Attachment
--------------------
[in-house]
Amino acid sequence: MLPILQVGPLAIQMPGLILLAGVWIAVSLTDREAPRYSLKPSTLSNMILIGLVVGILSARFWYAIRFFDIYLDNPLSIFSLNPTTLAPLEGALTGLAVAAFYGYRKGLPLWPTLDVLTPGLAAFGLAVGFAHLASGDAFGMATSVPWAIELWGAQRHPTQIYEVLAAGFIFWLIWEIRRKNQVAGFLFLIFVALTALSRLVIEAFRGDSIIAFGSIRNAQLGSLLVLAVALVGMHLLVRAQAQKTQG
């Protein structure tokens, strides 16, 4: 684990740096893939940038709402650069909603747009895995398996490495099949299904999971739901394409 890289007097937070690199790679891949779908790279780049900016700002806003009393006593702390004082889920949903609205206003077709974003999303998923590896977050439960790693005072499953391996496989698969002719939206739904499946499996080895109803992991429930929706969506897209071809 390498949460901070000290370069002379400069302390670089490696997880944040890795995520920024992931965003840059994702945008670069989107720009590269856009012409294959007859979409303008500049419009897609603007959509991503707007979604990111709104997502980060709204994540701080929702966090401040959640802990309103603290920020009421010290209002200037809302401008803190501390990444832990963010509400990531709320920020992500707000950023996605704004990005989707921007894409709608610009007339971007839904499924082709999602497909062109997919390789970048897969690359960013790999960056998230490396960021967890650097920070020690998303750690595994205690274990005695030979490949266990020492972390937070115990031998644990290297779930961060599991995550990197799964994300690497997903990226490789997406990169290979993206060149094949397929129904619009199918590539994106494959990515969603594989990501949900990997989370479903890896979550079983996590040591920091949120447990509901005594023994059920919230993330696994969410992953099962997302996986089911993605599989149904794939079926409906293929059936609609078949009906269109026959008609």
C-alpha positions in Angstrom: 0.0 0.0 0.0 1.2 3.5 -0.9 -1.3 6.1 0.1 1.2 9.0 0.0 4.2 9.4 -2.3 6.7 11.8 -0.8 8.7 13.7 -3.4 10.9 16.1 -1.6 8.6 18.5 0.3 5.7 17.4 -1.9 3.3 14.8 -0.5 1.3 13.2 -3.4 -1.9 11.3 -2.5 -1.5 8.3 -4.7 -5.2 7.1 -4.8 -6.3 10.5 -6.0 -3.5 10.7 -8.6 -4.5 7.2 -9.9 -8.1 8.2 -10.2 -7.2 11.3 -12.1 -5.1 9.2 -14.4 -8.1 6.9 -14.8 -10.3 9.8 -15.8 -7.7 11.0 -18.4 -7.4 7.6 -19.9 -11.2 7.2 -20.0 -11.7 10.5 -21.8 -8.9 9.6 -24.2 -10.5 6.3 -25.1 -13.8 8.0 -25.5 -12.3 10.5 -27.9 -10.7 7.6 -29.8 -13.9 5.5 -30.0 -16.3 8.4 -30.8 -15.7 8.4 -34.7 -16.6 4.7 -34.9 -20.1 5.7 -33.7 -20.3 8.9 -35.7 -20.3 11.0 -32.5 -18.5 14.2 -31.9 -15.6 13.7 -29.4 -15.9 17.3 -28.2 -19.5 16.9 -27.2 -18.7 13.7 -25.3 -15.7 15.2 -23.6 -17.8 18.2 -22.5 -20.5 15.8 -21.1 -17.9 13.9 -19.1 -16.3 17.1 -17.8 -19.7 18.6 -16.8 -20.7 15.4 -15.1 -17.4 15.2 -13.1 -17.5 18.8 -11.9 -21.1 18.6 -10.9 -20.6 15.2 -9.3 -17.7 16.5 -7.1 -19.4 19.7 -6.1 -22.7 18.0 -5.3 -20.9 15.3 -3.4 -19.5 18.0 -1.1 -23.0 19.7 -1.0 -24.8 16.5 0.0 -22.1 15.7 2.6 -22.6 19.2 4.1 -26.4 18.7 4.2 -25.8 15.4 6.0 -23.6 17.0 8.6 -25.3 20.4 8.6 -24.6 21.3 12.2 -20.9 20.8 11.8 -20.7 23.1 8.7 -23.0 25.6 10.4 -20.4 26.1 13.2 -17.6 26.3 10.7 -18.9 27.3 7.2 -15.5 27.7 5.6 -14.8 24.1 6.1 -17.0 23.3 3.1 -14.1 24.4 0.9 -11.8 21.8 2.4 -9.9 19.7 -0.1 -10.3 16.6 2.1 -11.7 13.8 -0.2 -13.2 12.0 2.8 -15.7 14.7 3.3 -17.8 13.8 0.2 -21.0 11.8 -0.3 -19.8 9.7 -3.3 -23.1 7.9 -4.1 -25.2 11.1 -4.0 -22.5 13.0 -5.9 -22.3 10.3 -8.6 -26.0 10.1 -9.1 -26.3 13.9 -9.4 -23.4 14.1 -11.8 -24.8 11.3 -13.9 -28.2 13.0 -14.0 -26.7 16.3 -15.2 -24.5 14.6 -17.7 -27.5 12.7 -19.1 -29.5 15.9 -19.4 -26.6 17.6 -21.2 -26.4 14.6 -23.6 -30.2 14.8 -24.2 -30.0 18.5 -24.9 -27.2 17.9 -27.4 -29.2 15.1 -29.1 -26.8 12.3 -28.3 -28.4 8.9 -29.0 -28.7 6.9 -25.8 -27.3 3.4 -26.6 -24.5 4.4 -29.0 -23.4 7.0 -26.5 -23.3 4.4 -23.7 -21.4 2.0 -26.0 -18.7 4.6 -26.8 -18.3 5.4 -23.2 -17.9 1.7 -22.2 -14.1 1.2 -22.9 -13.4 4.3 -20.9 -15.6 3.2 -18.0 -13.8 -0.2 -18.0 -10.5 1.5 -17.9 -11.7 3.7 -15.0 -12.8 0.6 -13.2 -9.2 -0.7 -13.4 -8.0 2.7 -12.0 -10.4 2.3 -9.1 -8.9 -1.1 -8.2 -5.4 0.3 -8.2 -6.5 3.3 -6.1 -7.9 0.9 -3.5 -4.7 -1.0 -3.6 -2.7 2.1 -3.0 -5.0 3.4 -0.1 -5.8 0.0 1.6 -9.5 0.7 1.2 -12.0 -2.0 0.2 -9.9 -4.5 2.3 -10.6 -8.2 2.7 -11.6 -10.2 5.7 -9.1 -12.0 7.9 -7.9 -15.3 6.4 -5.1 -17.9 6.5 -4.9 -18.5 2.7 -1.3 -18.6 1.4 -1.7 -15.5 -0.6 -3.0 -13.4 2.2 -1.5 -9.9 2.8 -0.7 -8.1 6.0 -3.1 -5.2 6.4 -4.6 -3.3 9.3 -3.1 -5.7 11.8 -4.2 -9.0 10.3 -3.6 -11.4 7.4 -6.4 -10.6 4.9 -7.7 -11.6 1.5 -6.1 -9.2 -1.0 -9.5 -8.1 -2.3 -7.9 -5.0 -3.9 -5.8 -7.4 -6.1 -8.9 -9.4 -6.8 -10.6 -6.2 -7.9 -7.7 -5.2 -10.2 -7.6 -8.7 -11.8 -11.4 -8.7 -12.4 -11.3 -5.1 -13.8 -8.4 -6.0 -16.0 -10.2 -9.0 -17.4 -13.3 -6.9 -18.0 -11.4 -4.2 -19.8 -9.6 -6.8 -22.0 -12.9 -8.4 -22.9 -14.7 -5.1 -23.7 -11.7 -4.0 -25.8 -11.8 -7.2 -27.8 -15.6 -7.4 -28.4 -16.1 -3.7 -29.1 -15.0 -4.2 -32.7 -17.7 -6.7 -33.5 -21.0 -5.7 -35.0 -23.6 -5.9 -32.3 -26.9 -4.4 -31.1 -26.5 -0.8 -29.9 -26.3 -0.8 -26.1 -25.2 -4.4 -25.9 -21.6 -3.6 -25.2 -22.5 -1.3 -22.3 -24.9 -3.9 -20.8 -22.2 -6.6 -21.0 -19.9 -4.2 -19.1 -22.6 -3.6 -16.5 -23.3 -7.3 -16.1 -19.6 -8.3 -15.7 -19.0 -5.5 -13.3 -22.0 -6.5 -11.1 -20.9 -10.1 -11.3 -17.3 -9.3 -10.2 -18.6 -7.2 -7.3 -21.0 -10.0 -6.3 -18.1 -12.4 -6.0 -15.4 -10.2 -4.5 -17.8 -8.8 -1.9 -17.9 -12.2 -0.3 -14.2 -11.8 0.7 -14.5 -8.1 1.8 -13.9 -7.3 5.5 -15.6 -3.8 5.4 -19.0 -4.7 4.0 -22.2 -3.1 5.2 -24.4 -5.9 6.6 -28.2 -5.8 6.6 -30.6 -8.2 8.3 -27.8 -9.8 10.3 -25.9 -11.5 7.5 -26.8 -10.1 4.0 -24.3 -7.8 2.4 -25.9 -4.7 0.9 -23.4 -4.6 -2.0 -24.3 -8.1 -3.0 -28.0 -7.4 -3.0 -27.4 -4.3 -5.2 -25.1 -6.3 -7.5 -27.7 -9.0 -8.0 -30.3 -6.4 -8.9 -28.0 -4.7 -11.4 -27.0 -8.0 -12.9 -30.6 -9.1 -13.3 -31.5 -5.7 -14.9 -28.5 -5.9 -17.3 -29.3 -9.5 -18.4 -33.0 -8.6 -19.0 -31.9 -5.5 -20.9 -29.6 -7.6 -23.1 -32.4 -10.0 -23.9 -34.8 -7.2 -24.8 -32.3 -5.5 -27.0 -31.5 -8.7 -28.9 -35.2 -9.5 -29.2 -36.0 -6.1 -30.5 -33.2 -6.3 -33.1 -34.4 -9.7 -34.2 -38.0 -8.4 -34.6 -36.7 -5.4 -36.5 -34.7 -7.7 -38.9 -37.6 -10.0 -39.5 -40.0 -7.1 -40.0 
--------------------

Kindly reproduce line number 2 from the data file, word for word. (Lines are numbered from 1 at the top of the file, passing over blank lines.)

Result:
Amino acid sequence: MLPILQVGPLAIQMPGLILLAGVWIAVSLTDREAPRYSLKPSTLSNMILIGLVVGILSARFWYAIRFFDIYLDNPLSIFSLNPTTLAPLEGALTGLAVAAFYGYRKGLPLWPTLDVLTPGLAAFGLAVGFAHLASGDAFGMATSVPWAIELWGAQRHPTQIYEVLAAGFIFWLIWEIRRKNQVAGFLFLIFVALTALSRLVIEAFRGDSIIAFGSIRNAQLGSLLVLAVALVGMHLLVRAQAQKTQG